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This article in JEQ

  1. Vol. 38 No. 1, p. 230-237
     
    Received: Feb 23, 2008
    Published: Jan, 2009


    * Corresponding author(s): wroberts@sciborg.uwaterloo.ca
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doi:10.2134/jeq2008.0100

In-Stream Bioreactor for Agricultural Nitrate Treatment

  1. W. D. Robertson *a and
  2. L. C. Merkleyb
  1. a Dep. of Earth and Environmental Sciences, Univ. of Waterloo, Waterloo, ON, N2L 3G1,Canada
    b Upper Thames River Conservation Authority, London, ON, Canada

Abstract

Nitrate from agricultural activity contributes to nutrient loading in surface water bodies such as the Mississippi River. This study demonstrates a novel in-stream bioreactor that uses carbonaceous solids (woodchips) to promote denitrification of agricultural drainage. The reactor (40 m3) was trenched into the bottom of an existing agricultural drainage ditch in southern Ontario (Avon site), and flow was induced through the reactor by construction of a gravel riffle in the streambed. Over the first 1.5 yr of operation, mean influent NO3–N of 4.8 mg L−1 was attenuated to 1.04 mg L−1 at a mean reactor flow rate of 24 L min−1 A series of flow-step tests, facilitated by an adjustable height outlet pipe, demonstrated that nitrate mass removal generally increased with increasing flow rate. When removal rates were not nitrate-limited, areal mass removal ranged from 11 mg N m−2 h−1 at 3°C to 220 mg N m−2 h−1 at 14°C (n = 27), exceeding rates reported for some surface-flow constructed wetlands in this climatic region by a factor of about 40. Over the course of the field trial, reactor flow rates decreased as a result of silt accumulation on top of the gravel infiltration gallery. Design modifications are currently being implemented to mitigate the effects of siltation. In-stream reactors have the potential to be scaled larger and could be more manageable than attempting to address nitrate loading from individual tile drains. They could also work well in combination with other nitrate control techniques.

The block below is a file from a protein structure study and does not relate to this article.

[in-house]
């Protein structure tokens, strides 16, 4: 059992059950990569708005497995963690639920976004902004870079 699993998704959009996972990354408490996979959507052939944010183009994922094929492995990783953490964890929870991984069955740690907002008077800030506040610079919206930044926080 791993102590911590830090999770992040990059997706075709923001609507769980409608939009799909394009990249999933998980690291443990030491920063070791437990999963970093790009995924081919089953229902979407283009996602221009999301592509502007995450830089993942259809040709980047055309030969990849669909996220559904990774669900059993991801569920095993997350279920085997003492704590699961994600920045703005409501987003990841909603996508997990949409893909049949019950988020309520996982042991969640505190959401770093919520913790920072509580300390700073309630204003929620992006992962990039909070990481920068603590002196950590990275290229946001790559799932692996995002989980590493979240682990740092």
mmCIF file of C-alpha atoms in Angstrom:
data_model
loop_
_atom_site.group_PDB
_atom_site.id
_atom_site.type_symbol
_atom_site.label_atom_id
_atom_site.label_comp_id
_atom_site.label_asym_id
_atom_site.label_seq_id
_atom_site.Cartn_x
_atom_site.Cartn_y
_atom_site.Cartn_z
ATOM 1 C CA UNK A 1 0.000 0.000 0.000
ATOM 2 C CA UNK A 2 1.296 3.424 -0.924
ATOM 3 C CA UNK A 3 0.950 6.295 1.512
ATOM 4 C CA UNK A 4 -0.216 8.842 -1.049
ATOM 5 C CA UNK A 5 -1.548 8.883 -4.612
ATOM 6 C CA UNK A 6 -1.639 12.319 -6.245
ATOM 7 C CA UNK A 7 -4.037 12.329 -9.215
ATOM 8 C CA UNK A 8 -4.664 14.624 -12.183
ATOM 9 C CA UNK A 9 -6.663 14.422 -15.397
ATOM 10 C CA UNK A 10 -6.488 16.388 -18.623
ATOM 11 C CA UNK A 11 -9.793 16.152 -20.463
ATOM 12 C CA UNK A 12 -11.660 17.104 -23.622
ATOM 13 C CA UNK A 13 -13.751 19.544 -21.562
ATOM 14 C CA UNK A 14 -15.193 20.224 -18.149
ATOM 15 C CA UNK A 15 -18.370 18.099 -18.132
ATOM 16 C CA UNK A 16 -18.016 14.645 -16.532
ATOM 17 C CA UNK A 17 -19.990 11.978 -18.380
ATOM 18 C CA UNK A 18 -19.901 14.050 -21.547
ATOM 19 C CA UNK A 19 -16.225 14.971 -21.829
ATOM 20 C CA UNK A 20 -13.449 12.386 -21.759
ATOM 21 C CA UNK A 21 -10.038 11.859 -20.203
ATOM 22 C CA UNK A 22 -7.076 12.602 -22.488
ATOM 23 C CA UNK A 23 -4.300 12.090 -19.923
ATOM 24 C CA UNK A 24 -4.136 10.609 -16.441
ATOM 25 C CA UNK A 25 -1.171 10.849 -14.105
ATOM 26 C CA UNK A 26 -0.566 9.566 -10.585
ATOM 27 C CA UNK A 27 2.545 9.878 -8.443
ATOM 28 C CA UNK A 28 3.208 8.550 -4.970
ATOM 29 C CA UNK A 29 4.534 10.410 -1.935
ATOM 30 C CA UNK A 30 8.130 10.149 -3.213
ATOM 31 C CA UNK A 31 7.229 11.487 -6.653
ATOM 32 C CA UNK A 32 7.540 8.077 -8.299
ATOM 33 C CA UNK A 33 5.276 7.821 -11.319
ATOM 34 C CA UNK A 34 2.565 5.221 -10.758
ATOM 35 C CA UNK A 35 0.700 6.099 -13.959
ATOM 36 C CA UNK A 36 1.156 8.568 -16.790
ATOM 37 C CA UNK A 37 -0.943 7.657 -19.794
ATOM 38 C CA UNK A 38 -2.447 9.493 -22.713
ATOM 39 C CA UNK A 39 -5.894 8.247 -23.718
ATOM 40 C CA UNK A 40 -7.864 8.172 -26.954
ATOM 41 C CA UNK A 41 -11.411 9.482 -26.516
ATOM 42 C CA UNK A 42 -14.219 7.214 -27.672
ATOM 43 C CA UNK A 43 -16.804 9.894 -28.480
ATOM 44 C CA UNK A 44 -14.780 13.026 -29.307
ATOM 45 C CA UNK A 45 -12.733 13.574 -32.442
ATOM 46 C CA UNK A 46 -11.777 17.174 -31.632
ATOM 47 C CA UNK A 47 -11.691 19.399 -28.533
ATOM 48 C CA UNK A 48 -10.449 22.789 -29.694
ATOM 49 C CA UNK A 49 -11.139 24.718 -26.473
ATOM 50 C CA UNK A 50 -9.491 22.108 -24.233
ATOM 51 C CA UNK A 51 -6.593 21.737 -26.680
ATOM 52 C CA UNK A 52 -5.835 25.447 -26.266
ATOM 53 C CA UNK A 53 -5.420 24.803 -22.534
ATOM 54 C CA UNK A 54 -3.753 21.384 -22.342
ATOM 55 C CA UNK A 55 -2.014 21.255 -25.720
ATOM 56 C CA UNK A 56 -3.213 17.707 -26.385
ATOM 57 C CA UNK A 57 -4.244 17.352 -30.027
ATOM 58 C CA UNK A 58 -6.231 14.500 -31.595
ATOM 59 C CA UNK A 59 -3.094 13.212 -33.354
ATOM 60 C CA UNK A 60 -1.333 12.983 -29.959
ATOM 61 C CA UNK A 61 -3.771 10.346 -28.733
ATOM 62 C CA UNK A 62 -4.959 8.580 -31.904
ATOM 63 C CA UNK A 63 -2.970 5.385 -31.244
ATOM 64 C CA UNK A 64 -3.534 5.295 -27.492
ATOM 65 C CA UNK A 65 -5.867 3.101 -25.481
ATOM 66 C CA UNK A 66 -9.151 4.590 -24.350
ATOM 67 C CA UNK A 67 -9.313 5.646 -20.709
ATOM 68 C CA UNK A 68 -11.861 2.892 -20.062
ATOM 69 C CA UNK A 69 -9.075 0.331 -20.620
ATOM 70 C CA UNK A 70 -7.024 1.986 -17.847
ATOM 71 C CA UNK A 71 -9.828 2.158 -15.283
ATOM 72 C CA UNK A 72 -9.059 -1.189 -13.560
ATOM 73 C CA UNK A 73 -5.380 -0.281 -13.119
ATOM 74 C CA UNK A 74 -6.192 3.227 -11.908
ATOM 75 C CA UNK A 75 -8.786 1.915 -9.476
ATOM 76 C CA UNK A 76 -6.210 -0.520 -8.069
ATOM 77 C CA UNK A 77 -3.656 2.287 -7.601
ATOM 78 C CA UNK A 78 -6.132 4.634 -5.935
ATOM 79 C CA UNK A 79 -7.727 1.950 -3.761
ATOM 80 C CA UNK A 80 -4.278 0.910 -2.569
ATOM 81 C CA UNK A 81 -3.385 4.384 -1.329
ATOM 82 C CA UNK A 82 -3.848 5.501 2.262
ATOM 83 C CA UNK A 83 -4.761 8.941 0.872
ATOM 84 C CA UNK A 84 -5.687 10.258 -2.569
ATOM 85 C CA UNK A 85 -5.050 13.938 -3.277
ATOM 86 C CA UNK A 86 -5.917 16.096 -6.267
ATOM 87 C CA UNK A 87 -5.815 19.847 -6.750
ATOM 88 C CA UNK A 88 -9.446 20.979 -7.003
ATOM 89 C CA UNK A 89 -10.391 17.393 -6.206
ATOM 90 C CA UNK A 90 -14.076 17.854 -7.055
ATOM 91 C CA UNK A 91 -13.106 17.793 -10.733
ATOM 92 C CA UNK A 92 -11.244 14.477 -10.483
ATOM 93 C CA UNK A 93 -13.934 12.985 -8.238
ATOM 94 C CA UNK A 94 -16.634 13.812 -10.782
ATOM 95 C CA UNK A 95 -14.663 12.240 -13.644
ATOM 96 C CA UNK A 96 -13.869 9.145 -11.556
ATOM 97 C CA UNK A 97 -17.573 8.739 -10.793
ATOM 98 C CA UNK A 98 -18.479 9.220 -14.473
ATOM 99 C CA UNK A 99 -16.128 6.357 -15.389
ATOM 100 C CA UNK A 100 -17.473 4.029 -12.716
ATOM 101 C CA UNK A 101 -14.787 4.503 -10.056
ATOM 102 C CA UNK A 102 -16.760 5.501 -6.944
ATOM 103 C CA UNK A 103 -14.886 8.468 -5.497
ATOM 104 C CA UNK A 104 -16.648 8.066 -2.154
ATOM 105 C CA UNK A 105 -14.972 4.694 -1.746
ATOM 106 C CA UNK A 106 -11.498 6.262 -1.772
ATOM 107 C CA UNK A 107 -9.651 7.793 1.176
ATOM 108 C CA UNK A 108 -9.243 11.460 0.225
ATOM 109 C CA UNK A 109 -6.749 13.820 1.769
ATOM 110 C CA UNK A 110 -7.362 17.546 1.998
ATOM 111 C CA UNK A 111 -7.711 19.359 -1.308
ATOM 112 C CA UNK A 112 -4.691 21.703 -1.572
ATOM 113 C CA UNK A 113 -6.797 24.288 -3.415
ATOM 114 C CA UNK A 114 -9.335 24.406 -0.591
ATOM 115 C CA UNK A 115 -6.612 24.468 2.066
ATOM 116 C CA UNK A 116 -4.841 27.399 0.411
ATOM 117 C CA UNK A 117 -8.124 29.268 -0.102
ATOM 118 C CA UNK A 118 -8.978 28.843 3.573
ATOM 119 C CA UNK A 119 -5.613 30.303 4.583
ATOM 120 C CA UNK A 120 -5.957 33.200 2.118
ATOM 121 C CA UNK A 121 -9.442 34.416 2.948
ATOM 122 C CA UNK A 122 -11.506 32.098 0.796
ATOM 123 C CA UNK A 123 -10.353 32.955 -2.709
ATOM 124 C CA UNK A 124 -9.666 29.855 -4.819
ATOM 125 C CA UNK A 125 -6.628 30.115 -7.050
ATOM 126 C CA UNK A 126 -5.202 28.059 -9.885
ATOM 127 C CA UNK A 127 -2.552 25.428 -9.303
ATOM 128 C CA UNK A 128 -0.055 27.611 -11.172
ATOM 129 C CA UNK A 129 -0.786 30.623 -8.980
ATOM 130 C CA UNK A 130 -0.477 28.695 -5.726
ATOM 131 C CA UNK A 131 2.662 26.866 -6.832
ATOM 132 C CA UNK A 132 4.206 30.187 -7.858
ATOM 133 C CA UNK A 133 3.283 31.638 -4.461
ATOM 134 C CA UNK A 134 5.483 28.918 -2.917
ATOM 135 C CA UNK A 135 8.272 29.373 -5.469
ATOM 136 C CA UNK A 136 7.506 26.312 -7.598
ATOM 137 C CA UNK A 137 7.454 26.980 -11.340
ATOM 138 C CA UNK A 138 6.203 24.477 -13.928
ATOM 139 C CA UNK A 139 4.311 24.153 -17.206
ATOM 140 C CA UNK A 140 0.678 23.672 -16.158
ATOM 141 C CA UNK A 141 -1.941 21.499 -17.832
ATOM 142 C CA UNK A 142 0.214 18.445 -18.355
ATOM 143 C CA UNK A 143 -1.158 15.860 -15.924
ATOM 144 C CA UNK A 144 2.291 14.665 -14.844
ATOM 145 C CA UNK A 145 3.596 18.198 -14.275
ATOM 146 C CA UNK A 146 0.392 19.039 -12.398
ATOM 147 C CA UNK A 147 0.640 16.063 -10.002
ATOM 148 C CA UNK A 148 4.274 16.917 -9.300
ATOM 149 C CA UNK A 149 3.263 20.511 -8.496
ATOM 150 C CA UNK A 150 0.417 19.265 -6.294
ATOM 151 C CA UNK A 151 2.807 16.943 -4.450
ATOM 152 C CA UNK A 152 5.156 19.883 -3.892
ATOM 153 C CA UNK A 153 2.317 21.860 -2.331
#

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Copyright © 2009. American Society of Agronomy, Crop Science Society of America, Soil Science SocietyAmerican Society of Agronomy, Crop Science Society of America, and Soil Science Society of America